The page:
As of the end of 2017, BSA had: 266 local councils. 99,814 units. 1,245,882 Cub Scouts. 834,142 Boy Scouts and Varsity Scouts. 87,827 Venturers and Sea Scouts. 114,751 Explorers.
The mission of the Boy Scouts of America is to prepare young people to make ethical and moral choices over their lifetimes by instilling in them the values of the Scout Oath and Scout Law.
It's a very simple equation: The more youth who are active in a BSA program, and the longer they are active in a BSA program, the more likely they are to have absorbed the values of the Scout Oath and the Scout Law, and the more successful BSA will be in accomplishing its mission.
So how do we get more youth to be active in BSA programs, and how do we get them to stay active in those programs longer? Another simple equation: All recruiting into the Boy Scouts of America is by local units and the adult volunteers and youth in those units. All retention of youth members is by local units. The more units that have high quality programs, the more members we will recruit and the longer those members will stay -- resulting in more youth being "Prepared for Life."
Bottom line: The degree to which the Boy Scouts of America is successful in its mission is in direct proportion to how many of its units have high quality programs.
If you want the Boy Scouts of America to produce more great citizens who live the values of the Scout Oath and Law, then expanding the number of high quality unit programs is what you have to care about and what you have to convince your fellow volunteers to care about. It all starts in our own units, but it doesn't stop there.
As a law abiding citizen, someone who has never committed anything more serious than a traffic violation, someone who has never harmed another human, an Eagle Scout, NRA member, Thin Blue Line supporter, proud father to be and blue collar worker Ryan Rosier never expected to be staring down the barrel of a loaded gun and being thrown face first into the pavement while police refused to answer any of his questions. On December 30th 2018 Ryan was pulled over for what police say was improper lane change and upon approach of his vehicle noticed a box under the passenger seat with the words “Tarus. Making Better Guns.” written on it giving them probable cause to search the vehicle under suspicion there would be firearms in the vehicle. Police body cameras and dash camera footage will show this to be totally false. Police approached him guns drawn, reached inside of his car, unlocked it and proceeded to jerk him out and shove him to the ground. Police searched the driver side and then searched the passenger side. When police didn’t seem to find whatever it was they were looking for inside the car they then moved to the trunk and searched in there. Which is odd, because their report says they saw it upon approach under the passenger seat, why the need to leave the passenger side to search somewhere else if you say you seen it there already. Unsatisfied they returned to the interior of the car and pulled from under the seat his brand new, unfired, tag still attached and unloaded .357 revolver which he LEGALLY purchased and owned. When Ryan mentioned to them the officers didn’t tell him their name when he was stopped or why he was stopped he was ignored. When he mentioned to the officer as he reached inside his vehicle to unlock it that the officer couldn’t do that just for no reason he was ignored. While standing there with cuffs slicing his wrists and blood running down his knees and chin he was polite and asked the officer what all of this was about and he was told “We will explain it to you in a bit.” He was incarcerated and charged with felony possession of a loaded firearm. Now at the start of his adult life corrupted interests and infringed 2nd amendment rights have cost Ryan his job leaving him unable to provide for his pregnant fianceée, maintain his bills and caused him drastic mental distress and worry about how he will support him and her, prepare for the baby, pay their bills and still manage to pay for a lawyer to defend him which alone will cost upwards of $15,000 to fight such a case. A GoFundMe has been set up for the family and can be found at https://www.gofundme.com/help-ryan-get-justice&rcid=r01-154796188922-0a1318e885284f18&pc=ot_co_campmgmt_w and anything will be greatly appreaciated by the family.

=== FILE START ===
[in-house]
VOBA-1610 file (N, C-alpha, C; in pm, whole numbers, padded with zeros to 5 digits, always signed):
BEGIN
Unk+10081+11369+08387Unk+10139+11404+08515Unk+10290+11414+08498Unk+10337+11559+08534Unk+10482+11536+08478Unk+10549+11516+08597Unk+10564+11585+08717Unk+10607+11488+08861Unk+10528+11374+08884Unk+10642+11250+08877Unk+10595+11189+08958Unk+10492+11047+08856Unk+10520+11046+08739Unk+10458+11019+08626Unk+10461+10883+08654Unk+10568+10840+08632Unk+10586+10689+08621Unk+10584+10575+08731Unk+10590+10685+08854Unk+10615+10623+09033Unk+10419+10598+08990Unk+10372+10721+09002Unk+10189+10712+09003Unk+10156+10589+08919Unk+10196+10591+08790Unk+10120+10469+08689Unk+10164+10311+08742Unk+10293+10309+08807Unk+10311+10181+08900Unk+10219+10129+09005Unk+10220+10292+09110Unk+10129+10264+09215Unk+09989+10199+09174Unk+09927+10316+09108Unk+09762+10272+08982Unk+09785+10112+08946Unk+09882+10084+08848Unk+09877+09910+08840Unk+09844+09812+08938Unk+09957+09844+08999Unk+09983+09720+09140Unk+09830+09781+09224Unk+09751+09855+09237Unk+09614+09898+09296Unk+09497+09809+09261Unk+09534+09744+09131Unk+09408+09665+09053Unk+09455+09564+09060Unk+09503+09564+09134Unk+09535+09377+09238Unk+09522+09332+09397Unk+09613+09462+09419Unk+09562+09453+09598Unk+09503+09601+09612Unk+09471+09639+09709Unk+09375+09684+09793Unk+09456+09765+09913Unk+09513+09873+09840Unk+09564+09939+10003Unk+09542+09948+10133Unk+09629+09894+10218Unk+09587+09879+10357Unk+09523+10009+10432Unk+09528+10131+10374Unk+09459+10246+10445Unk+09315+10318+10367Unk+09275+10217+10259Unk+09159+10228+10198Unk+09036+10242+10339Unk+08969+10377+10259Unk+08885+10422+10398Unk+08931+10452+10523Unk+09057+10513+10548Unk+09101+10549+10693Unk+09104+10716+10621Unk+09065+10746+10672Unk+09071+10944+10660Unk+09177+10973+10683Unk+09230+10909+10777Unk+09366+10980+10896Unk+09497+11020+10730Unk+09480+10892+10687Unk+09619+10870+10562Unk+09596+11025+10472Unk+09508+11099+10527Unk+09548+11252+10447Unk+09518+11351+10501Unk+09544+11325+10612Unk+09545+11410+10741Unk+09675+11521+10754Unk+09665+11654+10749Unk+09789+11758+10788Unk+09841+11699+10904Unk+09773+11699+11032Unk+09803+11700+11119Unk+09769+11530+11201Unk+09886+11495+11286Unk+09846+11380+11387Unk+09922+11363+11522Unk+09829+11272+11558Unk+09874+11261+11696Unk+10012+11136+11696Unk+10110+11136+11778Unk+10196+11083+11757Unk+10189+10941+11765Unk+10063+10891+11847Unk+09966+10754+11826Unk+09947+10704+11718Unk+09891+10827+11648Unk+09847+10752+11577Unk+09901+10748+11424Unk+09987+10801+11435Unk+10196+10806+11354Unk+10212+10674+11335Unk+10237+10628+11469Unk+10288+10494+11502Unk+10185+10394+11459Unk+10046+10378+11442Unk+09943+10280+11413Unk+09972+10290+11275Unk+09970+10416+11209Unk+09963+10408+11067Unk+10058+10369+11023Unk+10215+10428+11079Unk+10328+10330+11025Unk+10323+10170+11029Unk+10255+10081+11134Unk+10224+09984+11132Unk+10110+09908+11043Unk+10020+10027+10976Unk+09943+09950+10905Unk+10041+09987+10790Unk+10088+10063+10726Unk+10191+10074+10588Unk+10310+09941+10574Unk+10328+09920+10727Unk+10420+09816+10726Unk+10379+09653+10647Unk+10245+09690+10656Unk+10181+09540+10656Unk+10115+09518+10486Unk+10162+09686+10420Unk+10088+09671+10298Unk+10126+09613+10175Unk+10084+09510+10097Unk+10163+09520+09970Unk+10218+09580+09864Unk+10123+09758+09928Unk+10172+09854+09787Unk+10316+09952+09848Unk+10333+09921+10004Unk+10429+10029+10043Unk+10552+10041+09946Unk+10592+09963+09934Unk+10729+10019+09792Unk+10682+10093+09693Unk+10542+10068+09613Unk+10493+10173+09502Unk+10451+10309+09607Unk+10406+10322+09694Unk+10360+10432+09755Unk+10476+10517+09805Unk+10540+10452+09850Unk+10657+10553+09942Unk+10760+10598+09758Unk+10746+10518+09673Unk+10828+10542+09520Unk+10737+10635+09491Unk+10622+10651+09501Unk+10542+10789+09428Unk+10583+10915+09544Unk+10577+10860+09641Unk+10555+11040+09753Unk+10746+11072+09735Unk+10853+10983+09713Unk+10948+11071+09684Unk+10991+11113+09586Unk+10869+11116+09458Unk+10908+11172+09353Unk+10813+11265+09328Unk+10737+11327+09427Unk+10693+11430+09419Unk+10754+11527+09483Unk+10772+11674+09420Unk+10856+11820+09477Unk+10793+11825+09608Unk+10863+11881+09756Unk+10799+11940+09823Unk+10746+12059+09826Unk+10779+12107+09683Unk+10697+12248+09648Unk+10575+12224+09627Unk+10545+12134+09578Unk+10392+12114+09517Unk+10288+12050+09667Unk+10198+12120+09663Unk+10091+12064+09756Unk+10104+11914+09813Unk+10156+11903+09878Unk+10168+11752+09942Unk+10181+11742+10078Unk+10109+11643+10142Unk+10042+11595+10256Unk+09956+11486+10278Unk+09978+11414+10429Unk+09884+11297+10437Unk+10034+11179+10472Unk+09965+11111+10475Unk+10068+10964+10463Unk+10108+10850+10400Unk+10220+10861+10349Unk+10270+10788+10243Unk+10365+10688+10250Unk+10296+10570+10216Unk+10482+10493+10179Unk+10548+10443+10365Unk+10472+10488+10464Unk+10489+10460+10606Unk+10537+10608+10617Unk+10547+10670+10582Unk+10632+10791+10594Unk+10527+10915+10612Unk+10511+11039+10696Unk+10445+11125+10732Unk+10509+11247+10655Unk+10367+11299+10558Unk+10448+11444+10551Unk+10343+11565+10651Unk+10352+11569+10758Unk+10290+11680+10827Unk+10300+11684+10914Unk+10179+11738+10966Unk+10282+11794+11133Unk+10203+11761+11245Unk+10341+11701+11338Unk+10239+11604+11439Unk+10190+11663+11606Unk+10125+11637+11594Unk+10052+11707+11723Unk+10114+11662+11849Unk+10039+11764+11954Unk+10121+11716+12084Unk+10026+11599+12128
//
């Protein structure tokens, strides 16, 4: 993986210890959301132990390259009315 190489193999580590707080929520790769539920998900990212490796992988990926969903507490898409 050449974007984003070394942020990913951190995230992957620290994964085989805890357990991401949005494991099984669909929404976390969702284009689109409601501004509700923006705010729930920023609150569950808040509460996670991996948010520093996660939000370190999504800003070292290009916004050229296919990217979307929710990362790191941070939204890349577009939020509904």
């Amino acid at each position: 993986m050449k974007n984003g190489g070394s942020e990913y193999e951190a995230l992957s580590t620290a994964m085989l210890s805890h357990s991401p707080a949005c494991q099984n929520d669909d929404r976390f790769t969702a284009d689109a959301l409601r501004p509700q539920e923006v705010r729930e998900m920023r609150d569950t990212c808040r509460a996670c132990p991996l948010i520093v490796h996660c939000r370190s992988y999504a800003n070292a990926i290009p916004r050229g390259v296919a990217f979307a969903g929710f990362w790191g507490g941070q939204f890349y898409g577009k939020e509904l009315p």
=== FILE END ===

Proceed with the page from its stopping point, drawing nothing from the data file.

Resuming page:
I've also shows away from the manager/subordinate mentality. Instead, I've used the phrase "we're all simply playing different roles to make the troop work". This has always led me to treat my fellow volunteers with the utmost professionalism.
Seems to work pretty well for us.
I fear using the analogy of managers and subordinates in scouts. I fear trying to create the perfect troop or perfect scout hierarchy. Of course, help them work in small groups with their PL as their representative. Help their SPL representative the whole troop.
We need to coach leaders to focus on the fun. Get the scouts outside. Encourage activities and camping and adventures. Within that context, scout leaders have plenty of opportunities to set examples and coach our scouts.
I understand the idea behind this. It's pretty common today in many things we do. Basically - when something's not working as we'd like, as a society we look to a higher power to create some sort of testing or process to improve things. But, I don't think it's right for the BSA to do this.
First - I'm with @David CO on this. Why would volunteers want to be part of a system where they are getting assessed and graded for what they do. No thanks on that one.
Second - The BSA already has all kinds of systems in place to assist units. The biggest problem is that many areas don't utilize them well. So, I'm not sure why we'd want to invent another.